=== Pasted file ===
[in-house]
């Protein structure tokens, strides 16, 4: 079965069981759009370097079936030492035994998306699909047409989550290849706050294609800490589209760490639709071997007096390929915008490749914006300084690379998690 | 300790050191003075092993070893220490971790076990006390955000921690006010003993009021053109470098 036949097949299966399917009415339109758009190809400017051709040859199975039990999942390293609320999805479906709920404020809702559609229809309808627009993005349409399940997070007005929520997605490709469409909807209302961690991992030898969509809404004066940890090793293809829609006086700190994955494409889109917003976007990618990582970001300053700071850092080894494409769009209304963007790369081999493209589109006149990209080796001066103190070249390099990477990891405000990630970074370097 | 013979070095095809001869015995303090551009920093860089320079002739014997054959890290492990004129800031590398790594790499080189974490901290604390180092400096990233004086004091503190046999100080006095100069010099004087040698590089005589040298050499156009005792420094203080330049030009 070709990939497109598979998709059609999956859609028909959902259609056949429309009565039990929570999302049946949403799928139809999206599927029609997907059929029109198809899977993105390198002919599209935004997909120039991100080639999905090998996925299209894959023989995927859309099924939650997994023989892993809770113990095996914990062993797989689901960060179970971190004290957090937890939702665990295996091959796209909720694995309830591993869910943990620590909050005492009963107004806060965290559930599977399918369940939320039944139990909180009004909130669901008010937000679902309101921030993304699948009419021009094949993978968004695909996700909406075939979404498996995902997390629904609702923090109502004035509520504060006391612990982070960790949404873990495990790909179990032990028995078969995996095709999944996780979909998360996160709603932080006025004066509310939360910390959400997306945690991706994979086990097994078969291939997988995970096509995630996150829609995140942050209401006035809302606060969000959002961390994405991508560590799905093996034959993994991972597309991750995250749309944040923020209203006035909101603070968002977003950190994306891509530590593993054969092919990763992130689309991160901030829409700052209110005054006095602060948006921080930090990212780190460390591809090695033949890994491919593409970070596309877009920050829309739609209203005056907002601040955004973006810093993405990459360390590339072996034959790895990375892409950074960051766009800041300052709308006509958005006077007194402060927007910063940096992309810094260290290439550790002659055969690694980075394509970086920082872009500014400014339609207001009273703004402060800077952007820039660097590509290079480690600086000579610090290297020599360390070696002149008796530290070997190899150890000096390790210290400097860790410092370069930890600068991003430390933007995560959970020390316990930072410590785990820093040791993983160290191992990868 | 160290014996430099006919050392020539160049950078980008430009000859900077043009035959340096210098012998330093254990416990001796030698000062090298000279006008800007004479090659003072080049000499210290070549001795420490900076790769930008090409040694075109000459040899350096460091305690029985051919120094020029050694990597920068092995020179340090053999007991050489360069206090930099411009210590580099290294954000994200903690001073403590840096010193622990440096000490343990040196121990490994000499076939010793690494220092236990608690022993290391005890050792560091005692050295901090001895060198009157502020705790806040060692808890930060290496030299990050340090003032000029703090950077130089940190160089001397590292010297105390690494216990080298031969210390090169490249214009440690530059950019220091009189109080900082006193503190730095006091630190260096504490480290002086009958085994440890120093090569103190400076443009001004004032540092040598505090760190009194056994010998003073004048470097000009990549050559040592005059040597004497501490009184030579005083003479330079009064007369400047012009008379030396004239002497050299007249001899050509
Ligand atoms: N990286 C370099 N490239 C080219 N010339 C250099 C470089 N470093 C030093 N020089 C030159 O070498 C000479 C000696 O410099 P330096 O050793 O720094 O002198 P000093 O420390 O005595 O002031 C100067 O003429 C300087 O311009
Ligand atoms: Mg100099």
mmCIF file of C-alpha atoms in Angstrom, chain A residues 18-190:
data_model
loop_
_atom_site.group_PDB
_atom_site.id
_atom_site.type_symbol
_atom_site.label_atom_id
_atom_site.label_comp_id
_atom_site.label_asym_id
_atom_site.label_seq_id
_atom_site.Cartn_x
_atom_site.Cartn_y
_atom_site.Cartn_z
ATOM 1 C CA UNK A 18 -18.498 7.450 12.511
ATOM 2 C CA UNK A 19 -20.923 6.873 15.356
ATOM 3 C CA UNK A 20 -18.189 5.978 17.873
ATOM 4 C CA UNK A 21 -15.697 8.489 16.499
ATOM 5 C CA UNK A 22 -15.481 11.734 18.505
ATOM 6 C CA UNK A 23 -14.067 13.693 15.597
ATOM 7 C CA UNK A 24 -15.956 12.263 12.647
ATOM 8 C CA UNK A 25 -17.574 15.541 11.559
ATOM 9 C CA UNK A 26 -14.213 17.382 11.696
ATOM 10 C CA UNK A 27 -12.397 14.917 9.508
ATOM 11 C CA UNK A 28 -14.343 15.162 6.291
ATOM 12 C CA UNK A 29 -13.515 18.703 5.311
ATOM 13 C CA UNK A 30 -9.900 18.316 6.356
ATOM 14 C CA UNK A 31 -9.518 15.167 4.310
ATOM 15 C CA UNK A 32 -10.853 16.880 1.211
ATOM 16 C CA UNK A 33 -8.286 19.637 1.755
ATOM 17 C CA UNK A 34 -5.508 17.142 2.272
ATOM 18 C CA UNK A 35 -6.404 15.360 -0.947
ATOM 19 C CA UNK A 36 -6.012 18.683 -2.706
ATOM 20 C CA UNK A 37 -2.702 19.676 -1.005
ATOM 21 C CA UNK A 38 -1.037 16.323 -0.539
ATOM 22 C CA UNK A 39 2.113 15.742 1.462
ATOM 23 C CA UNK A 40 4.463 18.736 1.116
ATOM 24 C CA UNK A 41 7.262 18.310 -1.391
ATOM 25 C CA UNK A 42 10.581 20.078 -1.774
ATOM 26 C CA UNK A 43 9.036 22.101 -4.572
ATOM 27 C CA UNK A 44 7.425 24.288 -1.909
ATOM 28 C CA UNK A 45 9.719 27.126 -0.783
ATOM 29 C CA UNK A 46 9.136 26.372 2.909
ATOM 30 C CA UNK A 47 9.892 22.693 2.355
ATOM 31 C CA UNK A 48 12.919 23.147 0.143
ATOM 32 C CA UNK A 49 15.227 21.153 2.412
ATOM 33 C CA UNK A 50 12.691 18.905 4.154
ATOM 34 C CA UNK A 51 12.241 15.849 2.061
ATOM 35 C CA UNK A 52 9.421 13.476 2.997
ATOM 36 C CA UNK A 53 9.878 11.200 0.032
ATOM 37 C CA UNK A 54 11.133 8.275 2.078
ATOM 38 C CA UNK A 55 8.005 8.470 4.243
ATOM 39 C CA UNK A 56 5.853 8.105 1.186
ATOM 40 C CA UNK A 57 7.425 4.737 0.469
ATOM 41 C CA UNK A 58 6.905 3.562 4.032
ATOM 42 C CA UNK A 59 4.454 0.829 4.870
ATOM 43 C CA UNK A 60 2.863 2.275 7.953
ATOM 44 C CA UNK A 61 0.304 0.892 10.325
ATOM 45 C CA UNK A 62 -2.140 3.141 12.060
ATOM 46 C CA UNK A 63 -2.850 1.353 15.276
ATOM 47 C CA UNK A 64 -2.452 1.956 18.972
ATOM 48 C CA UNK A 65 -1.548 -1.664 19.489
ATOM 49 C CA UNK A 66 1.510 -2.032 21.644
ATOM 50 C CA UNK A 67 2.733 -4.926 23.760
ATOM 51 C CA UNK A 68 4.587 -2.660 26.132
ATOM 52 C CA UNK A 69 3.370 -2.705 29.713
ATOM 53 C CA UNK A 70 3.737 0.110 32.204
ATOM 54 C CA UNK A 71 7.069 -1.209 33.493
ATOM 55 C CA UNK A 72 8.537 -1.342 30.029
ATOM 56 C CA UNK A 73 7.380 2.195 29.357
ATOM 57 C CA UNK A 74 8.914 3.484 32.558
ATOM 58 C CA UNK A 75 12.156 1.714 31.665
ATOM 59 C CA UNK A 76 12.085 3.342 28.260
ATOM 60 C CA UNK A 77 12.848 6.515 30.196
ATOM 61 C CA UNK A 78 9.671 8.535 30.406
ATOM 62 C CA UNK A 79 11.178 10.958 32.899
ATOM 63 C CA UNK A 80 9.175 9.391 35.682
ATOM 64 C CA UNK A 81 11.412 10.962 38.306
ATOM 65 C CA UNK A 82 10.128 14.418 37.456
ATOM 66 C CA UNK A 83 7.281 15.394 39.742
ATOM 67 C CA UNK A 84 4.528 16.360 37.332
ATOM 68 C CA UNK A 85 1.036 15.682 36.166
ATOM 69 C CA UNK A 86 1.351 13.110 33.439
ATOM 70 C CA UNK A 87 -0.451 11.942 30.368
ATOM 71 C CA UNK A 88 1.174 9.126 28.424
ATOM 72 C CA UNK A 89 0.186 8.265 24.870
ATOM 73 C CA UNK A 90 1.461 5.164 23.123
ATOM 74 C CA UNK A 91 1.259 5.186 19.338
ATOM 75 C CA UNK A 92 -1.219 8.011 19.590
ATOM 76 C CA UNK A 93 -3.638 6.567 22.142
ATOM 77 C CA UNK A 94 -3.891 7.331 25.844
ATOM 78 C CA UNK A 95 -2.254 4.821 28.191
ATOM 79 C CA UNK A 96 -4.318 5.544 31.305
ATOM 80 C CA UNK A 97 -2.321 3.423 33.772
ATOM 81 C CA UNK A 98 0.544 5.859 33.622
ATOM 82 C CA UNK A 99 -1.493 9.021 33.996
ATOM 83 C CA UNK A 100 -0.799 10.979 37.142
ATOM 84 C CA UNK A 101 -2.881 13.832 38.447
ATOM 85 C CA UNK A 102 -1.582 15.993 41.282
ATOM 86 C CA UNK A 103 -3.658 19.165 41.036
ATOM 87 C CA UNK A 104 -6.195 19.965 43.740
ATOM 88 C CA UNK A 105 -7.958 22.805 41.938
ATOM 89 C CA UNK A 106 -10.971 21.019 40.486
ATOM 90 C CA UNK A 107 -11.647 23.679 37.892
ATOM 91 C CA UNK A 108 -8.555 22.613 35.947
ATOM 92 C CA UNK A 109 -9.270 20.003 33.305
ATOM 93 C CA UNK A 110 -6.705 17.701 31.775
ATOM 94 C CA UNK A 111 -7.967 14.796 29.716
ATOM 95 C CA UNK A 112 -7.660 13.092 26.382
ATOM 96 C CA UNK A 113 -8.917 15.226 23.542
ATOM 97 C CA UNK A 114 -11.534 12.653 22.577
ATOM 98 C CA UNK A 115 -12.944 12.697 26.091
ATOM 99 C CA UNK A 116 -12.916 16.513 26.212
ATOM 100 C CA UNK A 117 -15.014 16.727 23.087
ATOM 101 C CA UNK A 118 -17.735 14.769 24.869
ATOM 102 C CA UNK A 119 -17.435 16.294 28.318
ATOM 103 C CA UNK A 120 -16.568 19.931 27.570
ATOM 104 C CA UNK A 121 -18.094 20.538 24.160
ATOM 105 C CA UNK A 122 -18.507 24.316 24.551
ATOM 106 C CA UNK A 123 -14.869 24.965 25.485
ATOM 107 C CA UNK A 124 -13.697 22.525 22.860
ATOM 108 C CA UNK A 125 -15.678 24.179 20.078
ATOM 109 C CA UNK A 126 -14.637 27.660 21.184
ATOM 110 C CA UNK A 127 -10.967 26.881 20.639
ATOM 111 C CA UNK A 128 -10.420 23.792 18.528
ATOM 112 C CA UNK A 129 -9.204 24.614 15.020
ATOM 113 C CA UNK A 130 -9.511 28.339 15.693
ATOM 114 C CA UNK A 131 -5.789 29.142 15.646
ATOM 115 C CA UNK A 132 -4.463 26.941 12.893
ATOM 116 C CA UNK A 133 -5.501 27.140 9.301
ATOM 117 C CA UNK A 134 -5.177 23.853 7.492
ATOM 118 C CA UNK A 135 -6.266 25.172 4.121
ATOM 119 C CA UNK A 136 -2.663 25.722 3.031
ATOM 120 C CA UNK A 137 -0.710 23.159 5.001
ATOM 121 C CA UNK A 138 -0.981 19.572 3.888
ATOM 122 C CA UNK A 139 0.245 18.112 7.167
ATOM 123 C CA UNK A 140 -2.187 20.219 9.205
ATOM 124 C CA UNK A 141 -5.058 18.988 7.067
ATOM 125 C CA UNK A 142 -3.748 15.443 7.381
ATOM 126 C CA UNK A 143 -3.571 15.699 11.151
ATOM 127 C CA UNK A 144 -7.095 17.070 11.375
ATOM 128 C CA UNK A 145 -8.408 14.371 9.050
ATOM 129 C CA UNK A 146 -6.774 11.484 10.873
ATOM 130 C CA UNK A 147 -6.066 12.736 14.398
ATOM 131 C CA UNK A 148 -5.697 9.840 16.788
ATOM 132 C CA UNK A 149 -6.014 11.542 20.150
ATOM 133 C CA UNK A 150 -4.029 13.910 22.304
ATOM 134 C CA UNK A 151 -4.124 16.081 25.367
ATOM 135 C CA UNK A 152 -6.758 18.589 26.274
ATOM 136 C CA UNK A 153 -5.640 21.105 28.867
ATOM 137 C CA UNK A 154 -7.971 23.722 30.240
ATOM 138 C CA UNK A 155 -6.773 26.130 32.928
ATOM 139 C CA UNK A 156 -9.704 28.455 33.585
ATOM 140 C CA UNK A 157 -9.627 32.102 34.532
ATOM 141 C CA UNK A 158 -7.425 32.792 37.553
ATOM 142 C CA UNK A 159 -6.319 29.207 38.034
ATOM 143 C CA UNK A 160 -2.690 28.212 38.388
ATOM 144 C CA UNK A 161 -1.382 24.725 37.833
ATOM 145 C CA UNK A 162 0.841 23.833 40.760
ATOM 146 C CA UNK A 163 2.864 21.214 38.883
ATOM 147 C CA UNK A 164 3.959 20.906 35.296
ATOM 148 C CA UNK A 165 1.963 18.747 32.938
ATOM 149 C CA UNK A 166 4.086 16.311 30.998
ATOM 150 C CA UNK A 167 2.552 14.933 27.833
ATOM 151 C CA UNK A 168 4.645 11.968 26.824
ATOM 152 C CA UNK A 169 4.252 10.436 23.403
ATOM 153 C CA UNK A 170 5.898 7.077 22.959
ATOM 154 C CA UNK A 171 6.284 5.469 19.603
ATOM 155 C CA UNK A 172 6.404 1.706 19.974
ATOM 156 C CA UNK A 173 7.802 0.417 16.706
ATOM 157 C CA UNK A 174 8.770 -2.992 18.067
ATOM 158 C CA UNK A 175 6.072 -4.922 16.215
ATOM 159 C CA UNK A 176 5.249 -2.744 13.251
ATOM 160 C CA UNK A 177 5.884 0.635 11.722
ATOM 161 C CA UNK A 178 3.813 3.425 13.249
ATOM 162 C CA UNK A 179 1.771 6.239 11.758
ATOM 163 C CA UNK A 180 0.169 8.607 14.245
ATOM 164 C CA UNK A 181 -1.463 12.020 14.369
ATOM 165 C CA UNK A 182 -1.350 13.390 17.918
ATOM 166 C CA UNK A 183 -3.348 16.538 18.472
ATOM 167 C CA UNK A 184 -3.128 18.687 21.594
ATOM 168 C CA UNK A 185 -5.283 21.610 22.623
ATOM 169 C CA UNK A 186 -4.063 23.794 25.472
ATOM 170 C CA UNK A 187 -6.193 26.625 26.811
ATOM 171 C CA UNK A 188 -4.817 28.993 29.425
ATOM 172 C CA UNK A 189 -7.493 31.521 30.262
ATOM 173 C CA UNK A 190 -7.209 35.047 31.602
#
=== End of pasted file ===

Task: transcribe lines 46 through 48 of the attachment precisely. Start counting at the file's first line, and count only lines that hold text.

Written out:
ATOM 29 C CA UNK A 46 9.136 26.372 2.909
ATOM 30 C CA UNK A 47 9.892 22.693 2.355
ATOM 31 C CA UNK A 48 12.919 23.147 0.143